Sun Oct 6, 2013, 06:13 AM
cali (113,767 posts)
What You Need To Know About The Biggest Free Trade Agreement Ever And How It Affects Climate Change
resident Obama planned this week to embark on a multi-stop trip to Asia, with the goal of concluding talks on a Trans-Pacific Partnership trade pact. The Trans-Pacific Partnership (TPP) is well on its way to becoming the largest Free Trade Agreement in the world, and it has major implications for efforts to curb climate change and protect the environment.
But thanks to the government shutdown, two of those stops have been canceled and the others are in question.
Still, the twelve countries involved will go on despite the President’s absence, and the potential economic impacts of the agreement are tremendous: The total gross domestic product (GDP) of the current TPP parties — which include Australia, Brunei, Canada, Chile, Japan, Malaysia, Mexico, New Zealand, Peru, Singapore, the United States, and Vietnam — is approximately $27.5 trillion. They comprise 40 percent of global GDP and one third of world trade. Of this amount, the United States accounts for approximately $15.5 trillion, or almost 60 percent of TPP GDP.
Negotiations And Background
Negotiations over the TPP have been held out of public view, making it the first-ever classification of a trade agreement, according to the Montreal-based Centre for Research on Globalization (CRG). The United States currently has 20 active free trade agreements (FTA) in place, including major ones like the North American Free Trade Agreement (NAFTA). According to Public Citizen, while TPP information has been kept from the public, more than 600 corporate advisers have access to the treaty’s text — including companies such as Halliburton, Monsanto, the American Petroleum Institute, and Chevron. As a result, CRG believes the TPP will, amongst other negative things, empower corporations to attack environmental and health safeguards.
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What You Need To Know About The Biggest Free Trade Agreement Ever And How It Affects Climate Change (Original post)
Response to cali (Original post)
Sun Oct 6, 2013, 07:43 AM
LuvNewcastle (8,914 posts)
3. The U.S. stands to lose the most from just about any trade agreement.
According to this article, our trade accounts for 60% of all the trade among the TPP countries. With the possible exception of the EU and Australia, we would be the country with the highest standard of living among all the countries who would sign the TPP. Our standard of living seems to go down every time we sign a trade agreement.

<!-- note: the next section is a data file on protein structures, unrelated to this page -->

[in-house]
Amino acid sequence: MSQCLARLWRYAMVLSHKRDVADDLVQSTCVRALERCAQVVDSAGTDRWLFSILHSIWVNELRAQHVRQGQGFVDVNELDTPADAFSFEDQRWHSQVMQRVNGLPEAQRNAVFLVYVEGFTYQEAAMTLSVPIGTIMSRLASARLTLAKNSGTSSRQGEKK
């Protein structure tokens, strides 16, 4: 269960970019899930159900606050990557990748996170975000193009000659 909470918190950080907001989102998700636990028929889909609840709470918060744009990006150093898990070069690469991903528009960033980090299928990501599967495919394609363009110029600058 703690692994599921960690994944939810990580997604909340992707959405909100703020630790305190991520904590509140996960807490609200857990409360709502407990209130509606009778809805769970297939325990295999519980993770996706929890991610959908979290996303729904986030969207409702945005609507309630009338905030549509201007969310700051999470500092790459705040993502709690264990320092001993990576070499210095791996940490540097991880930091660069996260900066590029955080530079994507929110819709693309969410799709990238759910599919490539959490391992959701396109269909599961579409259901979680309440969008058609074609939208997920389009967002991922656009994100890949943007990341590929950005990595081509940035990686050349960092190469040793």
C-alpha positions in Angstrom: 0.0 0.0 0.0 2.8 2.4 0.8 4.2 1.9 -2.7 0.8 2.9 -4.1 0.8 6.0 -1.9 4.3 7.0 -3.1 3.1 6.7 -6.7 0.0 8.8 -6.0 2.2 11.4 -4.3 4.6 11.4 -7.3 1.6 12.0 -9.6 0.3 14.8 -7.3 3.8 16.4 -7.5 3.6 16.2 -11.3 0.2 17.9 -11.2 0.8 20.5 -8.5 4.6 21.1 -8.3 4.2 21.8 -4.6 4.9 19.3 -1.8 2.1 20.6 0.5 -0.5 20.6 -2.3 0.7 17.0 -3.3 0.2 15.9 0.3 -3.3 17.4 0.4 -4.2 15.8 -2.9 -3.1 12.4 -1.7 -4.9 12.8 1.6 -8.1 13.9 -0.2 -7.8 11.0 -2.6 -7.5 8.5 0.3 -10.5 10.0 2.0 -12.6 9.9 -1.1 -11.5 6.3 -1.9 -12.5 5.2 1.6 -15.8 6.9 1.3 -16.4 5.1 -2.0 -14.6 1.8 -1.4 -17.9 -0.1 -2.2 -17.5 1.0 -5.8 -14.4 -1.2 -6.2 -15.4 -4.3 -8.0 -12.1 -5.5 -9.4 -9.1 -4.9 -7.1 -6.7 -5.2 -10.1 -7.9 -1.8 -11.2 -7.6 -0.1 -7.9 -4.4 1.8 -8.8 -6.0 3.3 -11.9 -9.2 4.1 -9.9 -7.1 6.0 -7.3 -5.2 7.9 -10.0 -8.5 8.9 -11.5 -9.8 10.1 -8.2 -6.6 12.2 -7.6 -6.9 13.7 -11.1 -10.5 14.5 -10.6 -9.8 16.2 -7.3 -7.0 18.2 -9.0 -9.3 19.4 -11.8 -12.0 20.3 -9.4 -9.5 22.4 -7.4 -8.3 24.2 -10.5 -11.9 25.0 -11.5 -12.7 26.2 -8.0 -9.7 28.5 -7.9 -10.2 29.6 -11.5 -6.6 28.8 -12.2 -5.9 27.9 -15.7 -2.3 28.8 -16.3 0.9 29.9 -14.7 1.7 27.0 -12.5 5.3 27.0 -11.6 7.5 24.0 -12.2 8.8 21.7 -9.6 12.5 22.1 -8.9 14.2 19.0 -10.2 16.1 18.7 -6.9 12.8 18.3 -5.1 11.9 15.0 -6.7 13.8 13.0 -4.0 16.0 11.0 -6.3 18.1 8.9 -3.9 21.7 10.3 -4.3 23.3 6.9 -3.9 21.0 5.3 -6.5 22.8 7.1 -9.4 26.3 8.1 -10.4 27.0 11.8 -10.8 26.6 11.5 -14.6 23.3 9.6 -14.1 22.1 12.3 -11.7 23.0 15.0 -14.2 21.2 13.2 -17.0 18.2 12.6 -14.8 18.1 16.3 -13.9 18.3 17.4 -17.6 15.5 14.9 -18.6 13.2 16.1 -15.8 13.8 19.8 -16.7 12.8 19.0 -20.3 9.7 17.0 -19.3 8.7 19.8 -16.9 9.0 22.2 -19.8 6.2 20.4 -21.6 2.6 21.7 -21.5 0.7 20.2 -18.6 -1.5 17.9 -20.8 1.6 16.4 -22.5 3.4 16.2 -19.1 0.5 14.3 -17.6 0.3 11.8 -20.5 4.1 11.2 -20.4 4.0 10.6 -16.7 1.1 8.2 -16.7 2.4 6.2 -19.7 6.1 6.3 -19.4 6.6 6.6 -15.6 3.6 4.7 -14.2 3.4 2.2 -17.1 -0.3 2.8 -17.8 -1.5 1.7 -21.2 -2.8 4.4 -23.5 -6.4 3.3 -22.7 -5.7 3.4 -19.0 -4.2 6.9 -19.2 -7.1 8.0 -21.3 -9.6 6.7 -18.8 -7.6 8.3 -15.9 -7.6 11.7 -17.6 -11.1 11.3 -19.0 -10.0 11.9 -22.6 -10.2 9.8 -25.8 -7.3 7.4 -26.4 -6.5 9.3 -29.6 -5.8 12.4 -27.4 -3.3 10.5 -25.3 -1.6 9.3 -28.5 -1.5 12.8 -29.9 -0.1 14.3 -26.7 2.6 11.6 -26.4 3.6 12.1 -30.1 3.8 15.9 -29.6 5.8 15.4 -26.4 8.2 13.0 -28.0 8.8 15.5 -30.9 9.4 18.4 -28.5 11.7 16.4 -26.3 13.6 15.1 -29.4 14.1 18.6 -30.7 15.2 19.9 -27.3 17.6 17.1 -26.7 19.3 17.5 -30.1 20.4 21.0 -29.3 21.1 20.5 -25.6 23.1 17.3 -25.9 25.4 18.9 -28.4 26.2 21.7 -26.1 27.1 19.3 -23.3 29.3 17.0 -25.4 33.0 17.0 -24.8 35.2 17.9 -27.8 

I don't know if Vietnam's trade, for example, will increase as a result of this treaty, but you can bet your ass our trade won't increase. It never works out that way. We'll be buying more foreign-made goods and selling less of ours, at least from our companies that pay good wages. These treaties make money for multinational corporations, never the people.
Response to cali (Original post)
Sun Oct 6, 2013, 08:03 AM
pampango (24,082 posts)
4. "... the U.S. proposal to make tough environmental protections and obligations binding ..."
According to an Inside U.S. Trade article from last year, the environmental chapter has emerged as a formidable challenge partly due to the U.S. proposal to make tough environmental protections and obligations binding and which other countries, such as Australia, consider too prescriptive.
In 2010 testimony before the Senate Subcommittee on International Trade, Customs and Global Competitiveness, Mark Linscott, Assistant U.S. Trade Representative for Environment and Natural Resources, said, “An environment chapter in the TPP should strengthen country commitments to enforce their environmental laws and regulations, including in areas related to ocean and fisheries governance, through the effective enforcement obligation subject to dispute settlement.”
The White House T-TIP fact sheet says that the partnership aims to reduce the cost of differences in regulations and standards by promoting greater compatibility, transparency, and cooperation, while maintaining our high levels of health, safety, and environmental protection. However, many of the concerns held regarding the TPP also apply to the T-TIP.
With both partnerships gaining steam it will be up to an informed and proactive global citizenry to make sure that scenarios involving environmental harm, social and economic exploitation or other negative impacts don’t become the norm — rather that positive opportunities are taken advantage of, such as proliferation of green technologies and elevation of environmental regulations.